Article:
Jesus is coming back to consummate His kingdom, and although we do not know exactly when that will happen, we do know that it could be at any moment. Paul reminds us of these great truths in 1 Thessalonians 4:13–5:3, and in 5:4–8 he unfolds what that means for Christians here and now. We are not to be like drunkards or children of the night who stumble about, unable to see what is coming and engaging in sinful behavior. Instead, we are to live as children of the light, men and women who understand that Jesus’ return is on the horizon and who put on the armor of God, growing in faith, hope, and love as we become more and more like Christ.
Importantly, while Paul exhorts us to lives of moral sobriety and to act like children of the light (v. 6), he tells believers that we already dwell in the light (v. 8). Here we see again the grounding of the imperative—what God commands—in the indicative—what we already are. The Christian ethic does not command us to make ourselves something that we are not, to become saints through our own efforts. Instead, we are set apart as God’s holy people in Christ (1 Peter 2:9). Our job is to follow the Spirit and live by the Word of God so that we become in our practice what we already are—children of the light—in union with Jesus by faith.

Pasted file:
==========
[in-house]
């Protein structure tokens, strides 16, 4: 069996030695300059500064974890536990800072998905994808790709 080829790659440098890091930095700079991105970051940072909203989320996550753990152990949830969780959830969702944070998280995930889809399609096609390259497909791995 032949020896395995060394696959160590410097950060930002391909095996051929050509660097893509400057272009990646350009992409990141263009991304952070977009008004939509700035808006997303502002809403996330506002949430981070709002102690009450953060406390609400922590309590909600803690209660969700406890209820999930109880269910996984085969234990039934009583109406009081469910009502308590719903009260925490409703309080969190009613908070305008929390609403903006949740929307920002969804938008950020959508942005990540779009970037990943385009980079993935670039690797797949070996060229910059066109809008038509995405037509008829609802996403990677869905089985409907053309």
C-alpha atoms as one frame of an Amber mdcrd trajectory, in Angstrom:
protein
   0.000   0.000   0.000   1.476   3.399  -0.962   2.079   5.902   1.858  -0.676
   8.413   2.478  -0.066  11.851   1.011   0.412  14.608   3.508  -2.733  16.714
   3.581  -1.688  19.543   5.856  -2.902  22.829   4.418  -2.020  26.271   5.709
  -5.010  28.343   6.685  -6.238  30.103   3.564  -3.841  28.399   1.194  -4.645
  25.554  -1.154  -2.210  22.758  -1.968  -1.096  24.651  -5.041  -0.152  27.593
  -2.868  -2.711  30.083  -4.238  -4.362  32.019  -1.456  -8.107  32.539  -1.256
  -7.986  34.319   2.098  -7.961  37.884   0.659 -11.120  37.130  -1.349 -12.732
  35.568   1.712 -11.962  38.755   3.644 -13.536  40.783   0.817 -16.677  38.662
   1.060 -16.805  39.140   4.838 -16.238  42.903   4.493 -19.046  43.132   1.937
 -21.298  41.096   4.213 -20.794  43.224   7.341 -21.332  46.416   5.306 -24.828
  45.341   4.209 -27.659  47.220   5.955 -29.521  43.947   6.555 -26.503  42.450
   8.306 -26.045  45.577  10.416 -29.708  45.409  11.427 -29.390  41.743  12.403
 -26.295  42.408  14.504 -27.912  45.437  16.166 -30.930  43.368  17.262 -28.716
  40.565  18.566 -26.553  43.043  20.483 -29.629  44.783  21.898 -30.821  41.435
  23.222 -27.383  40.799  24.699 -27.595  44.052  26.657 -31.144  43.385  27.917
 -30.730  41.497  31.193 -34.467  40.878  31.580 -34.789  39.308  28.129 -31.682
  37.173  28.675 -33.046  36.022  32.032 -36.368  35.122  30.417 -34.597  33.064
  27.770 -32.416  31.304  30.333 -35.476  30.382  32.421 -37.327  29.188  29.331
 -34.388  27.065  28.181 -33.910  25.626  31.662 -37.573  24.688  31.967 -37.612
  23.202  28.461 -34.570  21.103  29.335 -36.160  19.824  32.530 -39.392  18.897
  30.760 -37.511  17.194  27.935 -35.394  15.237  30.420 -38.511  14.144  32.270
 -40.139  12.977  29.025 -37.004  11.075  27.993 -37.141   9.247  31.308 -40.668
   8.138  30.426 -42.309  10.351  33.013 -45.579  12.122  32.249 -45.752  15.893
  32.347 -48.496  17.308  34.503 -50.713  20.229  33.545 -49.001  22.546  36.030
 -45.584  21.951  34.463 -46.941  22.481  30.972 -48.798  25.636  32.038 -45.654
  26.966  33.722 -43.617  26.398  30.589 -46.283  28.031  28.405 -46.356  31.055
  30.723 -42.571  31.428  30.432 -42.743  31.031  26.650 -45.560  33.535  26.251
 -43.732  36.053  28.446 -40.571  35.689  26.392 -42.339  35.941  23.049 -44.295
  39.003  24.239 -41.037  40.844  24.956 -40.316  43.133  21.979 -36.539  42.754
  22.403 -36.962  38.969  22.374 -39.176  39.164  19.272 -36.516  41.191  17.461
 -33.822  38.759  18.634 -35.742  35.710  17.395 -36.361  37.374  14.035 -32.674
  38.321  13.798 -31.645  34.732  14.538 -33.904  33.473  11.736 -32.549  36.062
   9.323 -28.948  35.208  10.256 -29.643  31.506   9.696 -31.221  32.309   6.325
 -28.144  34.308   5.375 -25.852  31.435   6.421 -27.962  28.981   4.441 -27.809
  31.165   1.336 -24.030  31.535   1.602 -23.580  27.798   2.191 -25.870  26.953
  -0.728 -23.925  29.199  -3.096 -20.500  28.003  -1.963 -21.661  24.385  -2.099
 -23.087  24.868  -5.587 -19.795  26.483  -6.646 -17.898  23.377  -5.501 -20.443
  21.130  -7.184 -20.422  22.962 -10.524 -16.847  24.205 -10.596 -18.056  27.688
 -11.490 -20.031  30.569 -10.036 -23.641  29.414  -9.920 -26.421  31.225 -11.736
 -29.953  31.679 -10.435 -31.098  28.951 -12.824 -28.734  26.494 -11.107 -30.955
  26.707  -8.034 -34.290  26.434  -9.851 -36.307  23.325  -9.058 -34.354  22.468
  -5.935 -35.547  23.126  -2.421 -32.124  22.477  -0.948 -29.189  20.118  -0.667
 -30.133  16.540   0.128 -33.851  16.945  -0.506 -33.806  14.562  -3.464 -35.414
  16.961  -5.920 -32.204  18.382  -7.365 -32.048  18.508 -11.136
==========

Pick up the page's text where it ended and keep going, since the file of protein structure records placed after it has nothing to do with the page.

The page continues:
It is fitting that we live in holiness in light of our eternal destiny. Paul emphasizes this in today’s passage when he says that we have been destined not for wrath but for salvation (1 Thess. 5:9). In one sense, we have already been saved, for we have been justified—declared righteous—in Christ, and that guarantees that all the benefits of the saving work of Jesus will be ours (Rom. 8:29–30). Yet, there is a sense in which we are waiting for the fullness of salvation, for we have not yet been glorified and we still war against sin in our bodies and spirits (Rom. 7). In Jesus, we are destined for salvation—for the full reception of redemption’s blessings—and since we will certainly enjoy these things if we are in Christ, we are to start preparing for that day now by striving for “the holiness without which no one will see the Lord” (Heb. 12:14).
We are destined not for wrath—eternal punishment—but for salvation because Christ has died for His people. And because Christ died and rose again, we will live with Him—be conscious of His blessing—whether we walk the earth or our bodies are in the grave. There is no truth more encouraging (1 Thess. 5:9–11).